OT: Truth is stranger than science fiction- planet rains glass amid 4500 mph winds

Submitted by iawolve on July 15th, 2013 at 2:29 PM

Slow summer and this stuff is pretty cool. Granted, NASA can only hypothesize what is actually going on at the surface of this planet based on what they are finding via Hubble, but the concept is pretty crazy. Reading the ennui tournament and reliving those moments made me feel like I was living in glass blowing sideways so I can relate to this.

Highlights include the following

"a gas giant with a daytime temperature of 2,000 degrees Fahrenheit where it possibly rains liquid glass sideways amid 4,500 mph winds"

 

"blue color comes not from the reflection of an ocean, but rather a hazy, blow-torched atmosphere containing high clouds laced with silicate particles... condensing in the heat could form very small drops of glass that scatter blue light more than red light."

 

"the planet is only 2.9 million miles from its parent star... by contrast, Mercury, the closest planet in our solar system to the sun, is 29 million miles away from the sun... day side and night side temperatures differ by about 500 degrees Fahrenheit, which should cause fierce winds to roar from the day side to the night side"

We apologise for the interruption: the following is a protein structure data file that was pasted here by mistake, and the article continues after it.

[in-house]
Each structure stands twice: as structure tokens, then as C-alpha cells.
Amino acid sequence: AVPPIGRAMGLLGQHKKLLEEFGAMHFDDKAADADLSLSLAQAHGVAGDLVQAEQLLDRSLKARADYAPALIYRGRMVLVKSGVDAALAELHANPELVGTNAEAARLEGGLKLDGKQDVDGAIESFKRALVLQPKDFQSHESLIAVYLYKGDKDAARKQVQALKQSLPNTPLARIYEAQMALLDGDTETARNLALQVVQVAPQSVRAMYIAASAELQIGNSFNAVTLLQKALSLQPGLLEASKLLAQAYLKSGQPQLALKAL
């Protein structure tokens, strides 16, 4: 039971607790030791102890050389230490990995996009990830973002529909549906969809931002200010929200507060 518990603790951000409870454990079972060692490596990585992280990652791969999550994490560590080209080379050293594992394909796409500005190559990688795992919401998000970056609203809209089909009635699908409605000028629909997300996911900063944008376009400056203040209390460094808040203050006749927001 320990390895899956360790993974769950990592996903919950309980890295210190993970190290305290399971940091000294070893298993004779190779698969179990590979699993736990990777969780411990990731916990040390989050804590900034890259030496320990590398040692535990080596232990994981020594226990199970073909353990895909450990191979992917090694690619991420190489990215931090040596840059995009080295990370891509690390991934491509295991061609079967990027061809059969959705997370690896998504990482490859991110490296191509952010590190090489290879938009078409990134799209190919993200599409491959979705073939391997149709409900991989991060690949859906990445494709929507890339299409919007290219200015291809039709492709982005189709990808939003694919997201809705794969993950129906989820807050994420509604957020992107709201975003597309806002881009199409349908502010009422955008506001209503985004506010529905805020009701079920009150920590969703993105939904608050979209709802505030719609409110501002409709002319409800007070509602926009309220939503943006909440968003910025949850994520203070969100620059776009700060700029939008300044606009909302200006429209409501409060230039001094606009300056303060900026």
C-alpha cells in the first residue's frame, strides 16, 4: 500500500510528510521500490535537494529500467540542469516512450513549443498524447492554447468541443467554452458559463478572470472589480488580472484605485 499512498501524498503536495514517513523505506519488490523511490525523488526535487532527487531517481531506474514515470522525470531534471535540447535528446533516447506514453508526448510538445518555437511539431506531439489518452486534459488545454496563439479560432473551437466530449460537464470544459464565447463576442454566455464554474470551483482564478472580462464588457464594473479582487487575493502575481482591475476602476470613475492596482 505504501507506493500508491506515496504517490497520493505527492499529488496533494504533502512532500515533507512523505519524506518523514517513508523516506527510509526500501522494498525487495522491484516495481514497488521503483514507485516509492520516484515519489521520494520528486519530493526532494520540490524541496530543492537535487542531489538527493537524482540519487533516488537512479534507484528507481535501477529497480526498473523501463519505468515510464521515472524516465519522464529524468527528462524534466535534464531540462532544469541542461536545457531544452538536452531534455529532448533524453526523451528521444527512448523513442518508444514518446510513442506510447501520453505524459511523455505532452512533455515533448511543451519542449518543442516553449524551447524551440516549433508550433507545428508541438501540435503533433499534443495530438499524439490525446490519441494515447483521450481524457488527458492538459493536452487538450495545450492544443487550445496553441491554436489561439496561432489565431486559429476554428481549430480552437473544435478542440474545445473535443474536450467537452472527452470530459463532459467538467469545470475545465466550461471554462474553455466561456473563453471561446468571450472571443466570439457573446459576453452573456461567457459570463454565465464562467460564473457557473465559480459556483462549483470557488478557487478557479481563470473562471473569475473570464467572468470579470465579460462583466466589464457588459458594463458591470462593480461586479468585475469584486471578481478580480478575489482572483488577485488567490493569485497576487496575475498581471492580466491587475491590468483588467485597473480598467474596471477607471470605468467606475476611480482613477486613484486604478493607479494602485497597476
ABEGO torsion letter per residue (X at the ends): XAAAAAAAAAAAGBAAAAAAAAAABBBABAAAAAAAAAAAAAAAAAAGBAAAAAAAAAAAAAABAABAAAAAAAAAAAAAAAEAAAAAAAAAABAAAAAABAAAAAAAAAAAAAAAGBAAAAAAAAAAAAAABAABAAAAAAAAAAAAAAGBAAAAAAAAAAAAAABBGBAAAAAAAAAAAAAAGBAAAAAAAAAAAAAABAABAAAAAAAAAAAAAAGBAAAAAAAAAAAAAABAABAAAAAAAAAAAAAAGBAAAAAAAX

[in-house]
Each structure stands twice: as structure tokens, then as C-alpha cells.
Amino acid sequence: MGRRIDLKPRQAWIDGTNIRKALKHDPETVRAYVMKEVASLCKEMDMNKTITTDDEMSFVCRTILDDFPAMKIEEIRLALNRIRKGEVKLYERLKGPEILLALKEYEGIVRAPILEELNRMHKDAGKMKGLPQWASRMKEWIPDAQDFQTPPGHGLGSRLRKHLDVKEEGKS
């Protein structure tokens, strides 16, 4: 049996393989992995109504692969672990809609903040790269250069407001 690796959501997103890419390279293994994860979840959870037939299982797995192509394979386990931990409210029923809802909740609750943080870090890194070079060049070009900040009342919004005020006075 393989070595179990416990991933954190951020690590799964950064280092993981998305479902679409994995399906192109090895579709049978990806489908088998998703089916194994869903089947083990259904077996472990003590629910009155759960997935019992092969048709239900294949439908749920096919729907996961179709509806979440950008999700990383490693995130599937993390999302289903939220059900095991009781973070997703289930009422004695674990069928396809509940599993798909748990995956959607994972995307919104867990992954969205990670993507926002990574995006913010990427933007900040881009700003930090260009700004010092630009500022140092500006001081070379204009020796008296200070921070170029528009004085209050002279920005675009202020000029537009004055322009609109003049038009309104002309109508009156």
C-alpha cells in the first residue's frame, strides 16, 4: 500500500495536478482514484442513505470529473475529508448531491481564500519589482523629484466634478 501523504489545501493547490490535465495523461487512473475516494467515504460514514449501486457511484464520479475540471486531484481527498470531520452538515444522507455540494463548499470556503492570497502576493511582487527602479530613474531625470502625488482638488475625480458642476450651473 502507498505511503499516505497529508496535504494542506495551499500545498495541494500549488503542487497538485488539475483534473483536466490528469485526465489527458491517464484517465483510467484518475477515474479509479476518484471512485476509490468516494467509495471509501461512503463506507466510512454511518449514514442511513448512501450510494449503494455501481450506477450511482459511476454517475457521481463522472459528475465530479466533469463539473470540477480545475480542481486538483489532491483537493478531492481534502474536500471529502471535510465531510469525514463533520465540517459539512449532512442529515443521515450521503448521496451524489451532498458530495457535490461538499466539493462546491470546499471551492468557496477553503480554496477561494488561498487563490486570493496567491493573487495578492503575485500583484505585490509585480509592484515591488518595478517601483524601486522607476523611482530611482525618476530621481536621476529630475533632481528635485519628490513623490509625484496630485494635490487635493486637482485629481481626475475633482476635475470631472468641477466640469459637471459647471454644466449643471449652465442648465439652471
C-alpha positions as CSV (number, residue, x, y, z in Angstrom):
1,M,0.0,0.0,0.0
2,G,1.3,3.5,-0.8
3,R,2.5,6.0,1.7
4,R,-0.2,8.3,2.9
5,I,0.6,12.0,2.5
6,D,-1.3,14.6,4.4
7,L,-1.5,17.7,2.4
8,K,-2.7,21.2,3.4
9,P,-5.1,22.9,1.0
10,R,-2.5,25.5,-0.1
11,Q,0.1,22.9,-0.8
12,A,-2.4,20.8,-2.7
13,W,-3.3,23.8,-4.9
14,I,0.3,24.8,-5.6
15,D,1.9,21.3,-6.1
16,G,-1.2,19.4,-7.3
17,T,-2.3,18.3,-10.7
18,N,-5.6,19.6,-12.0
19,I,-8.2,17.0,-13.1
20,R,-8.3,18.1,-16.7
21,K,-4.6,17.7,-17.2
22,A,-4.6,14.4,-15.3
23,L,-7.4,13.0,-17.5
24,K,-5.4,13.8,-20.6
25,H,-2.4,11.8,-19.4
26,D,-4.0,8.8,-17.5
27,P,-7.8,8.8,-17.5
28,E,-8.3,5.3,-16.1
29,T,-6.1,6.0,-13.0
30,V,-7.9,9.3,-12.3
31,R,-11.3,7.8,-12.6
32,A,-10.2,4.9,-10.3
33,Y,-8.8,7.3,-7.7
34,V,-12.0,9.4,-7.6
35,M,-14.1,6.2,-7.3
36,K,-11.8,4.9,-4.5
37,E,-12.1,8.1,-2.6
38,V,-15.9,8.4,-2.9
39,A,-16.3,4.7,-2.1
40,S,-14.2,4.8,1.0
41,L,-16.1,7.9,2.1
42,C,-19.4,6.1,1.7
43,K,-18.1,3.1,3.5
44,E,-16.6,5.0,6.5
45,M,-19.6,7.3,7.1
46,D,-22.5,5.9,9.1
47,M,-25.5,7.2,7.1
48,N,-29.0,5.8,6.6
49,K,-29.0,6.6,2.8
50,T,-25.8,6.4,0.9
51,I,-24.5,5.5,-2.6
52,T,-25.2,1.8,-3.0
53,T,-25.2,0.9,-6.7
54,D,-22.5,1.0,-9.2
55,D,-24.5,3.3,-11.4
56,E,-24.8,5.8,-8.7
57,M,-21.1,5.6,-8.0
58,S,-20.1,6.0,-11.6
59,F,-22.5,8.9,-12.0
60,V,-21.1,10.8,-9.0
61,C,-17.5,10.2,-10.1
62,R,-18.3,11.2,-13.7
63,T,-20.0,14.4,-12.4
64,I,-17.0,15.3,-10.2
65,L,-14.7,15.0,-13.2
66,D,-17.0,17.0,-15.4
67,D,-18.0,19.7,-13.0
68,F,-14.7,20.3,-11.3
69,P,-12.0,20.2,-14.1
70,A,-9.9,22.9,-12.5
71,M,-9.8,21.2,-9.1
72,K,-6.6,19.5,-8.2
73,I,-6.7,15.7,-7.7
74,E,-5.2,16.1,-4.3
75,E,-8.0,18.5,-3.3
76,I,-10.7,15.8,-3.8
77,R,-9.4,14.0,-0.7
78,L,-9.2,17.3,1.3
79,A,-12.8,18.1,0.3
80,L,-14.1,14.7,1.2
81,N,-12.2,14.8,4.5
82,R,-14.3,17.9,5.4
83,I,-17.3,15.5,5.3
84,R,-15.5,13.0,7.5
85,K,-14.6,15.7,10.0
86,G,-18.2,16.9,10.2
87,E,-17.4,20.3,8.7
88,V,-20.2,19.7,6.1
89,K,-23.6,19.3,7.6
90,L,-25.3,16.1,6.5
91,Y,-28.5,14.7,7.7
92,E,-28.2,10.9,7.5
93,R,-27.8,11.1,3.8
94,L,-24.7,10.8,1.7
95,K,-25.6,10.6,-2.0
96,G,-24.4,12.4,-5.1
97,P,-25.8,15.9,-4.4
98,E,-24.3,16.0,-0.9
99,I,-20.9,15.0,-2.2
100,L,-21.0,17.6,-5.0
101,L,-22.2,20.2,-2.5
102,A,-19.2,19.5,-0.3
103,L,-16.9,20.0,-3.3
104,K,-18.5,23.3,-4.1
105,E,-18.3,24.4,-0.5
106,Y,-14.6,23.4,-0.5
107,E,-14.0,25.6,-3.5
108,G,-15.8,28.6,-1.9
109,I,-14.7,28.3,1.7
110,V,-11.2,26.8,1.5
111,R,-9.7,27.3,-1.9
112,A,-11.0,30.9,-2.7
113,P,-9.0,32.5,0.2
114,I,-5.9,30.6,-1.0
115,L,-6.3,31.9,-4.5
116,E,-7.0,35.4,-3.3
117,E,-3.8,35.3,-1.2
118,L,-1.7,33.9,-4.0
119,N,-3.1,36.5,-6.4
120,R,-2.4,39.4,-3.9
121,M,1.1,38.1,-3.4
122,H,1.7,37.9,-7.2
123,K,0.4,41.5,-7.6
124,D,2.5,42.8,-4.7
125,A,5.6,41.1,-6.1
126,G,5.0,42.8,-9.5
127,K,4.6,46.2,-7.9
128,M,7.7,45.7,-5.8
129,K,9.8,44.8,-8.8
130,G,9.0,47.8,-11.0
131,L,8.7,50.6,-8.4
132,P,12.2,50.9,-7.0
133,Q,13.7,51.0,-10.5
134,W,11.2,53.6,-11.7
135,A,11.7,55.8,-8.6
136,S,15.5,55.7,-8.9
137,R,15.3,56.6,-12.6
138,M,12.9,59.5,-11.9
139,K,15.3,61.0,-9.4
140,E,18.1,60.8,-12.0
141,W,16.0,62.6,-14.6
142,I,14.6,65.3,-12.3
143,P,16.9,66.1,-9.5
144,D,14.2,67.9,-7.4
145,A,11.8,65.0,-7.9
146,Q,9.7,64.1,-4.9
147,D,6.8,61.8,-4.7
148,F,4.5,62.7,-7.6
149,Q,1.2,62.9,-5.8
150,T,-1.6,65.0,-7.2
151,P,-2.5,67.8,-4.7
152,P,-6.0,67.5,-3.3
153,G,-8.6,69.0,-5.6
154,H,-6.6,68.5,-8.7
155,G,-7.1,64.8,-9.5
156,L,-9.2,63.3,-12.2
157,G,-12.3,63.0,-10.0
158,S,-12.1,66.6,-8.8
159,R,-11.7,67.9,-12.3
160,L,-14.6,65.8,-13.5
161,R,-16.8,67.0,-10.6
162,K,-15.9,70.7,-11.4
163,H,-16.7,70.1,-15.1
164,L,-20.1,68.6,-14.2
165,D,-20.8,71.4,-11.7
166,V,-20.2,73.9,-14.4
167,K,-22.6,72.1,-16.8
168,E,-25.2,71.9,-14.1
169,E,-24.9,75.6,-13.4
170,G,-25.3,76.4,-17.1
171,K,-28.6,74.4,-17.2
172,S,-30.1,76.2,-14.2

http://www.cnn.com/2013/07/11/world/space-blue-planet

Comments

1464

July 15th, 2013 at 2:35 PM ^

Great.  Fred now has an ample way to overindulge Fournette's skillset:

"He's harder to defend against than a gas giant with a daytime temperature of 2,000 degrees Fahrenheit where it possibly rains liquid glass sideways amid 4,500 mph winds."

"His talents shine brighter than a planet that is only 2.9 million miles from its parent star... by contrast, Mercury, the closest planet in our solar system to the sun, is 29 million miles away from the sun..."

 

LSAClassOf2000

July 15th, 2013 at 2:47 PM ^

The Space.com article provides a little more technical detail here (HERE). 

There's also an image gallery with some renderings, but also it mentions that the Spitzer Telescope helped produce one of the first temperature maps of an exoplanet - this planet in the article actually. They even produced a handy page with the basic data (including the temperature map):

zblueman2

July 15th, 2013 at 2:53 PM ^

While I love this kind of thread (kinda a science nerd), I can't wait until the blog is talking about Michigan sports once again.  Only 47 days...

JHendo

July 15th, 2013 at 4:08 PM ^

The only weather outside of our own planet that my wife cares about is on Neptune and Uranus (hehehe), because there, it rains diamonds.

Mr. Yost

July 15th, 2013 at 5:30 PM ^

Whatever happened to the days when there were 9 planets, 1 moon, 1 sun. That was it. I may even still have the model in my attic. Science always tryna stir shit up!